The message every hardcore player dreaded. Click for full size.
    Therefore I do understand the changes that Diablo II made for this recipe. In a way, Diablo II was very honest to its predecessor. The death system was deviated into two separate game modes -- or difficulty settings, if you will -- the DiabloWiki.com - hardcore hardcore and non-hardcore, also known as softcore. Hardcore was a direct continuation of how the first Diablo handed death. Death was permanent and the only difference was that loading a saved game wasn't allowed, resulting in the permanent loss of a character. The original Diablo did not require a separate hardcore mode, since it wouldn't have differed much from way it normally handled death.

    Softcore, on the other hand, deviated the recipe into a slightly easier direction. In it, death was no longer permanent. This resulted in the need of introducing various penalties for dying. They were designed to be rather plenty in Diablo II: the player lost their gear, some of their gold and DiabloWiki.com - experience experience and their items received a DiabloWiki.com - durability durability loss. The player could retrieve their items and a majority of their experience by venturing into the spot of their untimely demise and retrieving their earthly remains.

    Having to do all this without their original gear made it rather tricky and equipping an alternative kit of gear brought forth the risk of losing some items since the game saved only one corpse's worth of items. With all this in mind, it could be said that even in softcore, death penalties were designed to be rather harsh and possibly slightly excessive. The player could get their corpse by exiting and re-entering the game, but then they weren't able to keep any of the experience they lost.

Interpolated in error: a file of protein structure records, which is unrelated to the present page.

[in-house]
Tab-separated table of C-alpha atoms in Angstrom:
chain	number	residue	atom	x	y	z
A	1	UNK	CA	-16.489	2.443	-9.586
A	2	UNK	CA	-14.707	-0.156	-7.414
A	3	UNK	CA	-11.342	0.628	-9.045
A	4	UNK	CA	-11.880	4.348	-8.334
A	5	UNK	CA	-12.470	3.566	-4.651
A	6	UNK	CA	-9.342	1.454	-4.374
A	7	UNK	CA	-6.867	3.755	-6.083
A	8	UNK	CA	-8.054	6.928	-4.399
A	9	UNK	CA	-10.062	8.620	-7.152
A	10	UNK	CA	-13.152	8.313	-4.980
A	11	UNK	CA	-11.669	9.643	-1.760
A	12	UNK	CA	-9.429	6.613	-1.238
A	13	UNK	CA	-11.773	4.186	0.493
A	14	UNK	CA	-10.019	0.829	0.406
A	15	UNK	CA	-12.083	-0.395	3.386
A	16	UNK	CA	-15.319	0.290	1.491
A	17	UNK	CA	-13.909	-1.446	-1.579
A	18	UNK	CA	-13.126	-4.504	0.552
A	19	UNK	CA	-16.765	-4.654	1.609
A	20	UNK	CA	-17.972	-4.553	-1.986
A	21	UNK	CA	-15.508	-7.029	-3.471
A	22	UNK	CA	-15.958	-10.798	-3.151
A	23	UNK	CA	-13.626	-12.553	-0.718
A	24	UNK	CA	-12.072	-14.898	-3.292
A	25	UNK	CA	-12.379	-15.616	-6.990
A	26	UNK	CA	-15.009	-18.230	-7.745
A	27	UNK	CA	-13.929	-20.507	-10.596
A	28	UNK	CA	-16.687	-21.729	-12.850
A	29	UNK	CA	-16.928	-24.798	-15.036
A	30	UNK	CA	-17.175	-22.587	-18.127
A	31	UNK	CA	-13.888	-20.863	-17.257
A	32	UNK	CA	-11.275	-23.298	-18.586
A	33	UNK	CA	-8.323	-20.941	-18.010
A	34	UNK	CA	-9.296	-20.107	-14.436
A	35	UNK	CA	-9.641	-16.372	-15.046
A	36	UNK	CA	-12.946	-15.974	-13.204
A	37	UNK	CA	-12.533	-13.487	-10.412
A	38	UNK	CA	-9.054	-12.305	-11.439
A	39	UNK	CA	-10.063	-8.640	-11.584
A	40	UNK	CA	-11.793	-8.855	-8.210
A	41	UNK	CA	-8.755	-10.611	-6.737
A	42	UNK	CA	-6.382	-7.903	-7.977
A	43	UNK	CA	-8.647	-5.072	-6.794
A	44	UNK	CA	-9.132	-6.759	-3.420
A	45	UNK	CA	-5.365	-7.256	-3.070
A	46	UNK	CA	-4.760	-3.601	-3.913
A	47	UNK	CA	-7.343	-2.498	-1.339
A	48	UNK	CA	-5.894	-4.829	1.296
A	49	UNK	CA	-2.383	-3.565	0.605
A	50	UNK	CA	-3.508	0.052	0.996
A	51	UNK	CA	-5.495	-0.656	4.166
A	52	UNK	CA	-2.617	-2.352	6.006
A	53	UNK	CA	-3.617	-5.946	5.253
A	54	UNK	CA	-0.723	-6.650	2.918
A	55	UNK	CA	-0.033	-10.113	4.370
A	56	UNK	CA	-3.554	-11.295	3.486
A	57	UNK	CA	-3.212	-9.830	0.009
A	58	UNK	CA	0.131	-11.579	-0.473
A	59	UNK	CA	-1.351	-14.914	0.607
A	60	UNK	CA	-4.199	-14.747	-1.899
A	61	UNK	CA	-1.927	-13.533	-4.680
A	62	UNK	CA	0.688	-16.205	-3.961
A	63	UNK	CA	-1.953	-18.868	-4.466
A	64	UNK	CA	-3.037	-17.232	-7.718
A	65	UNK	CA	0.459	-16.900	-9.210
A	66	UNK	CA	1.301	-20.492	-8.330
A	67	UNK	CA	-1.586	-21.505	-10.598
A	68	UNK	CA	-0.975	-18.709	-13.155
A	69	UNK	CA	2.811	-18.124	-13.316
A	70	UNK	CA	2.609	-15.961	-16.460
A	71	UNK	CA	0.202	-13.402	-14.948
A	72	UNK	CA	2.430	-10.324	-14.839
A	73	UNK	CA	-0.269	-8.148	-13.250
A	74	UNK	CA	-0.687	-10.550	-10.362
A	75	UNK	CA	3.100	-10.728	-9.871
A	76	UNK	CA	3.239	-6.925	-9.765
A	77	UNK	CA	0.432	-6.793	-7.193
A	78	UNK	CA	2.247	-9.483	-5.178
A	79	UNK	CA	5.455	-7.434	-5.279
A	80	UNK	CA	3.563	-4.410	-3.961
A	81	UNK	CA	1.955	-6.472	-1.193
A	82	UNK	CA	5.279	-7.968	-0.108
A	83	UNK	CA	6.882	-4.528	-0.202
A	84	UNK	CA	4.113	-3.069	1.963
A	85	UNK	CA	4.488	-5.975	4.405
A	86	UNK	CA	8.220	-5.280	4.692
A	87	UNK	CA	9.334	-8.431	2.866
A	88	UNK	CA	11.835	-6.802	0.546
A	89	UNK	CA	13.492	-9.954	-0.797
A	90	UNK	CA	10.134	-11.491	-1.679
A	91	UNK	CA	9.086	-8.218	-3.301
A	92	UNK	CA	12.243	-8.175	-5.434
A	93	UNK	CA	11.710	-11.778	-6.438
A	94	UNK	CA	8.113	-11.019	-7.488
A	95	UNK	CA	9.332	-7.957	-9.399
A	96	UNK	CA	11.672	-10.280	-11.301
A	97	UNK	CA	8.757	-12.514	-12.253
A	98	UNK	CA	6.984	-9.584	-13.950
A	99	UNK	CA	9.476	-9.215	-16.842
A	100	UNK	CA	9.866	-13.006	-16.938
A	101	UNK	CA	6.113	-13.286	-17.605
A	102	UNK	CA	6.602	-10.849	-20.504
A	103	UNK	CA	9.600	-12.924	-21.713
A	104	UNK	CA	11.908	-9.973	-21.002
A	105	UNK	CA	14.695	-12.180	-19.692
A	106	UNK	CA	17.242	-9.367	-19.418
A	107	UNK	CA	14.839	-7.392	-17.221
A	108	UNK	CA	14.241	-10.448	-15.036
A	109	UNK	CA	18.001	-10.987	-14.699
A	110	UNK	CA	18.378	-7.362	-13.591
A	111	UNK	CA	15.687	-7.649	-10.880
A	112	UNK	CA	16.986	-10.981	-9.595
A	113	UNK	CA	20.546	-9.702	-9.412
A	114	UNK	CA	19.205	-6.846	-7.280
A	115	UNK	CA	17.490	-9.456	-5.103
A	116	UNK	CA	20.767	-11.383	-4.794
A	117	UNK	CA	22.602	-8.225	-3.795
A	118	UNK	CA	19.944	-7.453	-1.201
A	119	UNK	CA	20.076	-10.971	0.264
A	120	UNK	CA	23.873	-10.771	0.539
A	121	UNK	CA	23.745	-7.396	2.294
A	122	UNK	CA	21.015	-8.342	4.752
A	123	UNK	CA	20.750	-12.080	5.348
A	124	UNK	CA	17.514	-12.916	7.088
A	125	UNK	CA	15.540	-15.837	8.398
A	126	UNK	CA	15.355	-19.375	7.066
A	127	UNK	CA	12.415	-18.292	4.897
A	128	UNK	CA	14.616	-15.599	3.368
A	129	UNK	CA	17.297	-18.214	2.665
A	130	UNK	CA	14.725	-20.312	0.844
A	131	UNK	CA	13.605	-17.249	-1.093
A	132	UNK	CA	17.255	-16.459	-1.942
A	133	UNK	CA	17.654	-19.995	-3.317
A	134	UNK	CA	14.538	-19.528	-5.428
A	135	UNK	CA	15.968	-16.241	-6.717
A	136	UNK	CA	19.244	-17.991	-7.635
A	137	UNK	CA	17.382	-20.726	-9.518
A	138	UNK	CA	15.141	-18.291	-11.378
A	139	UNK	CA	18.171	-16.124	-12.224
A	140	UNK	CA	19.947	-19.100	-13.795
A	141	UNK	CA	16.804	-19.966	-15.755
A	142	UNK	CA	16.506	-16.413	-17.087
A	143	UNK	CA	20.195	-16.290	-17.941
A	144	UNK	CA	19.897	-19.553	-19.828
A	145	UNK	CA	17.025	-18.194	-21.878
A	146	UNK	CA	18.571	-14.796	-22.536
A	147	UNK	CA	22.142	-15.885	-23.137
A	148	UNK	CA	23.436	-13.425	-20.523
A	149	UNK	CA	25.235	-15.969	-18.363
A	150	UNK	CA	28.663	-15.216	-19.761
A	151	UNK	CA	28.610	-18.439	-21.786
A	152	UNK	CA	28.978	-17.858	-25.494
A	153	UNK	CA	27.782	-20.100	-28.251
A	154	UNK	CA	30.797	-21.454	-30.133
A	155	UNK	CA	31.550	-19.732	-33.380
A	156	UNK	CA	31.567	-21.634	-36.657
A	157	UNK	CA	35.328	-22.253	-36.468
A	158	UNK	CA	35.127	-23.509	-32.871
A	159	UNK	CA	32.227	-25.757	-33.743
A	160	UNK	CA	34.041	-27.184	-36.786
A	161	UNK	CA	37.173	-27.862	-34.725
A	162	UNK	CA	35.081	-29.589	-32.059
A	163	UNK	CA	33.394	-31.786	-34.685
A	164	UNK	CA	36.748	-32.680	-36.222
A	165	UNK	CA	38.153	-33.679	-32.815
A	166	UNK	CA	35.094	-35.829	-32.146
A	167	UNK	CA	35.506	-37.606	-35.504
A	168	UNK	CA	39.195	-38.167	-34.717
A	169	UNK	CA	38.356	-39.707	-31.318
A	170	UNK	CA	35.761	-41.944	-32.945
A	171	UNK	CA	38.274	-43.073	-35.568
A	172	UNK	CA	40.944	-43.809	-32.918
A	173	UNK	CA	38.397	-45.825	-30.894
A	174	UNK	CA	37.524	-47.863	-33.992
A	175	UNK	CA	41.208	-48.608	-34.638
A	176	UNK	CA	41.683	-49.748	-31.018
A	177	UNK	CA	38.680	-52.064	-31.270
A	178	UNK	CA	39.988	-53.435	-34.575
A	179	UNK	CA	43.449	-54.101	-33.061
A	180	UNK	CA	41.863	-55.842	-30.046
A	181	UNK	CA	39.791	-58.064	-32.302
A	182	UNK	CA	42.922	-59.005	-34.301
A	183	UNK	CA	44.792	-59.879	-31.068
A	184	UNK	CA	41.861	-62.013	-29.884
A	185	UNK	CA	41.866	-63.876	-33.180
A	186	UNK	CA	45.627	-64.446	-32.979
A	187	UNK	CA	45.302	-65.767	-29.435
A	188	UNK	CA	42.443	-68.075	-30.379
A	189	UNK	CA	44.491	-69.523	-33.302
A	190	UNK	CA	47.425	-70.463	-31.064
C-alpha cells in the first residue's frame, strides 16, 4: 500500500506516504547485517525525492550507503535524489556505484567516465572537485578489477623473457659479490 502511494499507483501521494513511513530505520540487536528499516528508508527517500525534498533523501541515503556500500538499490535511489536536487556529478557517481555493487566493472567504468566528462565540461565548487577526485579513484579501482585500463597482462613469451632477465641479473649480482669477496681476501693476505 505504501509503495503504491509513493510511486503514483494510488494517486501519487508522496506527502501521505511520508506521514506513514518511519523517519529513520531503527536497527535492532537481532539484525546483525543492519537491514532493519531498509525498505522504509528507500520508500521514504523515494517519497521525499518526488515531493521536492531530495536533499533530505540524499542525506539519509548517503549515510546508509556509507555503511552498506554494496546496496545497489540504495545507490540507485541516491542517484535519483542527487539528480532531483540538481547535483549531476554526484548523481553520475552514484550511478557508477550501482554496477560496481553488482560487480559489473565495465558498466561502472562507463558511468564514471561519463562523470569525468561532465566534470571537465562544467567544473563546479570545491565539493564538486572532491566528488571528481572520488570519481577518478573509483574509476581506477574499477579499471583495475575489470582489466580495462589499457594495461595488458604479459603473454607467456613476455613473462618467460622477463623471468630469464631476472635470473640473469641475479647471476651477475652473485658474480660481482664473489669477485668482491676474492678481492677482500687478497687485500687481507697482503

Termination in Tertiary Order

    Dying in Diablo III. Click for full size.

    Now that we have recapped how past Diablo games handled death, it's time to look forward into the third installment of the series.

    An old friend we'll meet.

    Initially, the development team told us that town portals were taken out of the game. They allowed for various combat loopholes, which resulted in some trends the developers seemingly didn't prepare for. Only recently we were informed that this is no longer the case. Since Bashiok strongly suggested that the team is serious about avoiding the pitfalls town portals brought forth, I'm going to assume that all they have been avoided one way or another.

    An example of town portals' pitfalls was the circumvention of the death penalty of Diablo II: by either setting one's own portal beforehand or having their friends cast one, the players were able to pick up their corpses quickly and effortlessly. An especially popular strategy was to cast a town portal before a specifically nasty boss monster to allow for repeated successive attacks on the boss despite death intervening. This strategy allowed characters to easily chip off bosses' health down gradually. Another story was the fact that town portals allowed the player to escape death altogether by escaping to town. Although unrelated to town portals, the same could be achieved as well by saving and exiting the game quickly in a hairy situation.